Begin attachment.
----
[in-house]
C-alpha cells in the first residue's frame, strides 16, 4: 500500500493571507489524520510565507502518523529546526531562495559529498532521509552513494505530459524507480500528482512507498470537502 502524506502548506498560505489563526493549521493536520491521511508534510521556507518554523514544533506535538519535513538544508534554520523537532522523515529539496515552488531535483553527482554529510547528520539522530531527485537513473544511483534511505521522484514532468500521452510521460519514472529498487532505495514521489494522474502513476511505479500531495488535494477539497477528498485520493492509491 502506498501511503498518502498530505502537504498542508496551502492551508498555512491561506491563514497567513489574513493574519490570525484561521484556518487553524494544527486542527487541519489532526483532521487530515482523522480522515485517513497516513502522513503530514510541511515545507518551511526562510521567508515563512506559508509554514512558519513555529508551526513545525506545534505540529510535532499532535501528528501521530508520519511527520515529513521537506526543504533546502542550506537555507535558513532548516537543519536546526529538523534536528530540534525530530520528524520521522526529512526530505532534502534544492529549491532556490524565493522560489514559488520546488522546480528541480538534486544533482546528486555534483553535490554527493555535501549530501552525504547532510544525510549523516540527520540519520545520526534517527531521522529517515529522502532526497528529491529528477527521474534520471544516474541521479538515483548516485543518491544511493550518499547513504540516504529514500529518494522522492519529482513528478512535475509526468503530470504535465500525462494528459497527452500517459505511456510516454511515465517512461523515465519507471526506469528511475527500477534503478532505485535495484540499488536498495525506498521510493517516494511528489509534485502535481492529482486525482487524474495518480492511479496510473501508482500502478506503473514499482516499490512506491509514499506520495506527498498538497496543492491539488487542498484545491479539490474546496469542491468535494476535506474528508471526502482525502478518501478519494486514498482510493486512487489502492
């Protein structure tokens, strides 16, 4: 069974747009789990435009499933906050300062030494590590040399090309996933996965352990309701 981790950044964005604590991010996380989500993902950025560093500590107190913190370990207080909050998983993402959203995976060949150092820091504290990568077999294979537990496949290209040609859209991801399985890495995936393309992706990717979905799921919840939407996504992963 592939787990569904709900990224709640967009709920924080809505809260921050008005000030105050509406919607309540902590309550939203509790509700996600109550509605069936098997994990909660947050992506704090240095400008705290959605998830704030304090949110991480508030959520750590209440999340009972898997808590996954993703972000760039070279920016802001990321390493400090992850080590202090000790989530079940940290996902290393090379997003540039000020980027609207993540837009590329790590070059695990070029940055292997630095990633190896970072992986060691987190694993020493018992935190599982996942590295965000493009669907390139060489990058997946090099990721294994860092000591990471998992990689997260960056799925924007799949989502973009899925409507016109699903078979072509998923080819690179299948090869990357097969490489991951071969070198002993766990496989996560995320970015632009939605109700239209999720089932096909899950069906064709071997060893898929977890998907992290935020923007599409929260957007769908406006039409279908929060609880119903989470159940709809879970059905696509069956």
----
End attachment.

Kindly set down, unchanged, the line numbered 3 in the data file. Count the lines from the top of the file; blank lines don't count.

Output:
């Protein structure tokens, strides 16, 4: 069974747009789990435009499933906050300062030494590590040399090309996933996965352990309701 981790950044964005604590991010996380989500993902950025560093500590107190913190370990207080909050998983993402959203995976060949150092820091504290990568077999294979537990496949290209040609859209991801399985890495995936393309992706990717979905799921919840939407996504992963 592939787990569904709900990224709640967009709920924080809505809260921050008005000030105050509406919607309540902590309550939203509790509700996600109550509605069936098997994990909660947050992506704090240095400008705290959605998830704030304090949110991480508030959520750590209440999340009972898997808590996954993703972000760039070279920016802001990321390493400090992850080590202090000790989530079940940290996902290393090379997003540039000020980027609207993540837009590329790590070059695990070029940055292997630095990633190896970072992986060691987190694993020493018992935190599982996942590295965000493009669907390139060489990058997946090099990721294994860092000591990471998992990689997260960056799925924007799949989502973009899925409507016109699903078979072509998923080819690179299948090869990357097969490489991951071969070198002993766990496989996560995320970015632009939605109700239209999720089932096909899950069906064709071997060893898929977890998907992290935020923007599409929260957007769908406006039409279908929060609880119903989470159940709809879970059905696509069956």